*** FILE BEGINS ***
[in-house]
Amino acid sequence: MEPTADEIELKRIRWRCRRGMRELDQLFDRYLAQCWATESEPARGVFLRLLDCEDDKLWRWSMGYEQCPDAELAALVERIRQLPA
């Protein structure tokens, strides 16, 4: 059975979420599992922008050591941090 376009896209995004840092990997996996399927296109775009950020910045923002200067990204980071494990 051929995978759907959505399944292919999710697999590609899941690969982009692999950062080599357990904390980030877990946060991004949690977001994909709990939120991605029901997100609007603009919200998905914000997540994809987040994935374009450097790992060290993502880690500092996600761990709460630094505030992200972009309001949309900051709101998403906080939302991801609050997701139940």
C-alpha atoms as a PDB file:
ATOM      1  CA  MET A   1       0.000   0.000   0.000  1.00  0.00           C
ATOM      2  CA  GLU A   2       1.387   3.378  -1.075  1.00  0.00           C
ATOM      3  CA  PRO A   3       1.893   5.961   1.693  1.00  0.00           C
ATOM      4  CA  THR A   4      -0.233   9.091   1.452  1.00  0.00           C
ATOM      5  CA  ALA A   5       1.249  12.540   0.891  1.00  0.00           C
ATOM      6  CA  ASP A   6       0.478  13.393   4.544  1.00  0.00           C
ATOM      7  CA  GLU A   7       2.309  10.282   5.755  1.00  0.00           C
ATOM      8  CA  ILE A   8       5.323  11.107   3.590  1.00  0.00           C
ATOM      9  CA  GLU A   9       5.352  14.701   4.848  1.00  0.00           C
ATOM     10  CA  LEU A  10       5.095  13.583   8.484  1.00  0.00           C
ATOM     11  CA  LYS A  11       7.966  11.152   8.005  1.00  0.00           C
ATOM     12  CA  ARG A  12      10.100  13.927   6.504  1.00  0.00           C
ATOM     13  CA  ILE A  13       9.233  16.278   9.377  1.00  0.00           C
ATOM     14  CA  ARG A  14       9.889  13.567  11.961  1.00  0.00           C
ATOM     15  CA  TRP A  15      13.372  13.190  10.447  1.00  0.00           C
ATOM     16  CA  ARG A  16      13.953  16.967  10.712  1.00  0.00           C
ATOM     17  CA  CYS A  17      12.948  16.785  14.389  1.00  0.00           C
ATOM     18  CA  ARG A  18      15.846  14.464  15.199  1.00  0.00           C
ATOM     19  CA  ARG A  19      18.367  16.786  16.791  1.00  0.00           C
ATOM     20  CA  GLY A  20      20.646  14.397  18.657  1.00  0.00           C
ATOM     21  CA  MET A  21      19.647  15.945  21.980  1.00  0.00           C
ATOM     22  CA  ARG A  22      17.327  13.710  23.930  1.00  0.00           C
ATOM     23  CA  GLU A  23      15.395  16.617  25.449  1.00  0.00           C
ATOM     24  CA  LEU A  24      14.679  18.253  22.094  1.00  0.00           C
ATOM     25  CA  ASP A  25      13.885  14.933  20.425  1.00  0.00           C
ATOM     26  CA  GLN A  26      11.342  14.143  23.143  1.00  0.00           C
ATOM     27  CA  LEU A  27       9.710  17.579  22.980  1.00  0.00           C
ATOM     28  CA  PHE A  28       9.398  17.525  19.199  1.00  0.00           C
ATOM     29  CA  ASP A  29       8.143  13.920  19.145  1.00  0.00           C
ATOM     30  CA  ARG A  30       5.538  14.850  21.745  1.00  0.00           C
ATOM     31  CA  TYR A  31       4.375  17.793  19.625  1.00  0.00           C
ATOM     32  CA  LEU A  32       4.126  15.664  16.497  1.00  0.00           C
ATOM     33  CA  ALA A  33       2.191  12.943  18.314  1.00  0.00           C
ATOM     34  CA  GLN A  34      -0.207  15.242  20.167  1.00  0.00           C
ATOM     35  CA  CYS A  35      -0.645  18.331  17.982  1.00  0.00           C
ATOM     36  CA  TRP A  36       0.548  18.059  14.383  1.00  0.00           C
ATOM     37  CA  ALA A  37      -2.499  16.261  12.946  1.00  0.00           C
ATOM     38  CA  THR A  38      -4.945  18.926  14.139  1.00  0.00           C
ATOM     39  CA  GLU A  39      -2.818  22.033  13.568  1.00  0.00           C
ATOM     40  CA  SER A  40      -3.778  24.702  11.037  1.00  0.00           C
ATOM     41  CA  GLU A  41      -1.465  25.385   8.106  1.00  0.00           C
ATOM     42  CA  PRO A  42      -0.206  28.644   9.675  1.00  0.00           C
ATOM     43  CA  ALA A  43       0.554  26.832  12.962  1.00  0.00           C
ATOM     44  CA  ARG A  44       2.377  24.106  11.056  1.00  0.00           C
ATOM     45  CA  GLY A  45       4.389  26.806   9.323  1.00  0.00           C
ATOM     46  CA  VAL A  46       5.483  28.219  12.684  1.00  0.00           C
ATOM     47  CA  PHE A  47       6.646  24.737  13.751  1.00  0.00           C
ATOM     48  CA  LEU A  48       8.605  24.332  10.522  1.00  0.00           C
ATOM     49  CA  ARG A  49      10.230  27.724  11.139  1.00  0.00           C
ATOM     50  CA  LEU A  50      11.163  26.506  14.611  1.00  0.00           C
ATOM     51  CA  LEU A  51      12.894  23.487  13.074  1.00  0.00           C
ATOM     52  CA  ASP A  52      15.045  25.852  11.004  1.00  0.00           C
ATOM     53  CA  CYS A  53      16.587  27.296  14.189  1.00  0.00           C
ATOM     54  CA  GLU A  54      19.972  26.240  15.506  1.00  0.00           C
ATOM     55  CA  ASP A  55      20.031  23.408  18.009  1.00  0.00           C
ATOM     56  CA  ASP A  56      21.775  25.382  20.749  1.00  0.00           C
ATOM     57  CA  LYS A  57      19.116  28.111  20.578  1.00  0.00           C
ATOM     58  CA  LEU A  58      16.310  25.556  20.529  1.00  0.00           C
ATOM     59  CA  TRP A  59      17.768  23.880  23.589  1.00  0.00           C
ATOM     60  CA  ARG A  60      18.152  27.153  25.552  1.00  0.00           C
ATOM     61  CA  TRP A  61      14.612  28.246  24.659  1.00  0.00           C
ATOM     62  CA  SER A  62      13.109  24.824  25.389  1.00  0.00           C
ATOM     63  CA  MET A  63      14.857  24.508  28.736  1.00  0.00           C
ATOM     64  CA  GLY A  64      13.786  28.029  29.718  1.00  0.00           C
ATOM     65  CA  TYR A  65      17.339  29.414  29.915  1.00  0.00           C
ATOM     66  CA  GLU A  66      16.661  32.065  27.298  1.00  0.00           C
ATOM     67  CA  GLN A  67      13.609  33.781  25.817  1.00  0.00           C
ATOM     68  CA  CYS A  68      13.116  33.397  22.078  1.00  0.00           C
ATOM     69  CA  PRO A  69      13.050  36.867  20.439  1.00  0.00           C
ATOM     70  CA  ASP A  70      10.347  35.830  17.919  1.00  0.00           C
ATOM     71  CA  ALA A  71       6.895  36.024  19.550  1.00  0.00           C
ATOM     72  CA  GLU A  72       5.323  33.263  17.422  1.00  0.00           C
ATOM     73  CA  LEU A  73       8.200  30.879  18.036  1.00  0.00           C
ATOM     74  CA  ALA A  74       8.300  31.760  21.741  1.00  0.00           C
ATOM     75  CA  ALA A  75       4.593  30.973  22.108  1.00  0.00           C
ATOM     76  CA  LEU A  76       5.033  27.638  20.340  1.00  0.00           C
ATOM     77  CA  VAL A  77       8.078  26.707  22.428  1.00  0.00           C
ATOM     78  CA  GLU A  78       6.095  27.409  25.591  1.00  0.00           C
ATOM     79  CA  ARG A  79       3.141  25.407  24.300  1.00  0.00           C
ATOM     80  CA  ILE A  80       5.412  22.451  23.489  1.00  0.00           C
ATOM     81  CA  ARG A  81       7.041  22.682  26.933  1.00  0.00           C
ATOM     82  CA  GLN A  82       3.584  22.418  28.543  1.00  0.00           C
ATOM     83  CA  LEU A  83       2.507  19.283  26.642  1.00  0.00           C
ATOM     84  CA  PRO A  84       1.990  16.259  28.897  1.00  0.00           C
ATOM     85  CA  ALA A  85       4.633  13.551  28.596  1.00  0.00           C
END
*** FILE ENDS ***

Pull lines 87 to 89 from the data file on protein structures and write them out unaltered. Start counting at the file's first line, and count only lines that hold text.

ATOM     83  CA  LEU A  83       2.507  19.283  26.642  1.00  0.00           C
ATOM     84  CA  PRO A  84       1.990  16.259  28.897  1.00  0.00           C
ATOM     85  CA  ALA A  85       4.633  13.551  28.596  1.00  0.00           C